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Yersinia pestis is the etiological agent of the plague. Because of the disease's inherent communicability, rapid clinical course, and high mortality, it is critical that an outbreak, whether it is natural or deliberate, be detected and diagnosed quickly. The objective of this research was to generate a recombinant luxAB (“light”)-tagged reporter phage that can detect Y. pestis by rapidly and specifically conferring a bioluminescent signal response to these cells. The bacterial luxAB reporter genes were integrated into a noncoding region of the CDC plague-diagnostic phage A1122 by homologous recombination. The identity and fitness of the recombinant phage were assessed through PCR analysis and lysis assays and functionally verified by the ability to transduce a bioluminescent signal to recipient cells. The reporter phage conferred a bioluminescent phenotype to Y. pestis within 12 min of infection at 28°C. The signal response time and signal strength were dependent on the number of cells present. A positive signal was obtained from 102 cells within 60 min. A signal response was not detectable with Escherichia coli, although a weak signal (100-fold lower than that with Y. pestis) was obtained with 1 (of 10) Yersinia enterocolitica strains and 2 (of 10) Yersinia pseudotuberculosis strains at the restrictive temperature. Importantly, serum did not prevent the ability of the reporter phage to infect Y. pestis, nor did it significantly quench the resulting bioluminescent signal. Collectively, the results indicate that the reporter phage displays promise for the rapid and specific diagnostic detection of cultivated Y. pestis isolates or infected clinical specimens.
Yersinia pestis is a gram-negative member of the family Enterobacteriaceae, and the etiological agent of the plague, which is a zoonotic disease affecting rats, prairie dogs, and other rodents. Y. pestis is transmitted to humans typically through bites by infected fleas. Bubonic plague, which develops 2 to 8 days later, is characterized by fever, chills, weakness, and the development of swollen lymph nodes, or buboes. The disease can also develop into septicemia without a bubo or occasionally into pneumonic plague. Although the disease is relatively rare in the United States, there are 1,000 to 5,000 cases and 100 to 200 deaths each year worldwide (35). Y. pestis is considered to be a high-priority agent for use as a bioterror weapon because of its ability to be transmitted from person to person, rapid clinical course, and high mortality rate (17). The World Health Organization (WHO) estimates that an aerosolized release of 50 kg of weaponized material over a populated city could cause 150,000 cases of pneumonic plague and 36,000 fatalities (34). Pneumonic plague is nearly always fatal if not treated within the first 12 to 24 h after symptom onset (36). Therefore, early detection and diagnosis would be vital in order to quickly implement public health measures.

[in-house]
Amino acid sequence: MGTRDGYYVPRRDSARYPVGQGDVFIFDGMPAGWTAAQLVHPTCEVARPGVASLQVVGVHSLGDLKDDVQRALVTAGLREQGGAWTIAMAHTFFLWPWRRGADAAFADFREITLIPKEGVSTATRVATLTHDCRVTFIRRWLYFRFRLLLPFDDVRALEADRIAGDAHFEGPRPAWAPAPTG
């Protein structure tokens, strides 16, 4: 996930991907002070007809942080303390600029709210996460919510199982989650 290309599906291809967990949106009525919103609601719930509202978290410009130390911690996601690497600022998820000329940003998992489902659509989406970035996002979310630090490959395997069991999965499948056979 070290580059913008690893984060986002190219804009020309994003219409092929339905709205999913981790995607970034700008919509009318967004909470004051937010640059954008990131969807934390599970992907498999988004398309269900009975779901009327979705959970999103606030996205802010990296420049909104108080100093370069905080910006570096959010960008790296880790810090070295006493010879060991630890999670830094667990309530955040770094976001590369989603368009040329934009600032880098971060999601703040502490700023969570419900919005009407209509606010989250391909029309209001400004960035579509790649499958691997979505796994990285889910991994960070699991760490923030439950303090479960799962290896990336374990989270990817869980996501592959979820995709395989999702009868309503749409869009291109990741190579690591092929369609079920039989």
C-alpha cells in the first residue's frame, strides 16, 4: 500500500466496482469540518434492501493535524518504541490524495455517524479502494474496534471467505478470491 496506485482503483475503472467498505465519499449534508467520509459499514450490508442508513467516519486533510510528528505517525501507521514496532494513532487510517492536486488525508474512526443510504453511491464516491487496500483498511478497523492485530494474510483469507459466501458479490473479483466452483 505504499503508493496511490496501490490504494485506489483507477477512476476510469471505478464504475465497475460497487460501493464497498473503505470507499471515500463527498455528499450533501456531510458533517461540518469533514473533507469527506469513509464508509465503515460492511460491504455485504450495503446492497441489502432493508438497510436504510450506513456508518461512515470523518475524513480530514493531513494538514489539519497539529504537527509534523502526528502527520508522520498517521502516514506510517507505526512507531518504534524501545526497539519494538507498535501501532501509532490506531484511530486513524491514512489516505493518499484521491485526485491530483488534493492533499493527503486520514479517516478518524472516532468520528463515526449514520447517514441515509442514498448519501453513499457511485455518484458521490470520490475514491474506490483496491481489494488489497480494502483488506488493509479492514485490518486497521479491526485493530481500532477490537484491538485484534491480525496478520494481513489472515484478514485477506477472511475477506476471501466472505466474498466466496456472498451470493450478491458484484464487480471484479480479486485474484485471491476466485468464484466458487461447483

Recombinant reporter phages may provide a “natural” and specific approach for the detection of Y. pestis. Reporter phage-mediated detection systems have been developed for Listeria monocytogenes, salmonellae, mycobacteria, Bacillus anthracis, and Escherichia coli O157:H7 (4, 13, 19, 22, 23, 30, 31). Due to the availability of a species-specific phage that can infect a wide range of Y. pestis isolates, a similar approach may be feasible for the detection of Y. pestis. For example, the CDC plague-diagnostic phage A1122 is currently used as a tool (in lysis assays) for the identification of Y. pestis. A1122 belongs to serovar 1 and is a member of the Podoviridae family. Sequence analysis has shown that A1122 is very closely related to the E. coli phages T3 and T7 (15). A1122 is ideally suited as a “diagnostic phage” since it has an unusual ability to infect most Y. pestis isolates. According to the CDC, A1122 can grow and lyse on all but two of thousands of natural isolates of Y. pestis within the CDC collection (M. C. Chu, CDC, unpublished observations noted in reference 15). Advier (2) also demonstrated that A1122 lysed all 47 Y. pestis strains tested (2). Furthermore, A1122 is “specific” to Y. pestis, with the exception of some strains from the closely related species Yersinia pseudotuberculosis (16); however, temperature may be used to differentiate the two species, since the phage does not grow on Y. pseudotuberculosis at temperatures below 26°C. Consequently, due to its specific and broad strain infectivity, A1122 is used by the CDC, the WHO, and the U.S. Army Medical Research Institute of Infectious Diseases as a diagnostic standard (in lysis assay) for the confirmed identification of Y. pestis (9, 10).
Although phage lysis assays are robust, they suffer from two shortcomings: (i) they are laboratory based, and (ii) they require 24 to 36 h to complete. Because the disease progresses very rapidly and because a positive prognosis requires the early administration of antibiotics, the ability to reduce the time required for confirmed identification of Y. pestis would have significant value. Therefore, the goals of our research are to provide the foundation for the generation of a recombinant “light-tagged” reporter phage that can quickly (within minutes) confer a bioluminescent signal to Y. pestis and to demonstrate the feasibility of the detection system using cultivated Y. pestis and Y. pestis in the presence of a clinical matrix.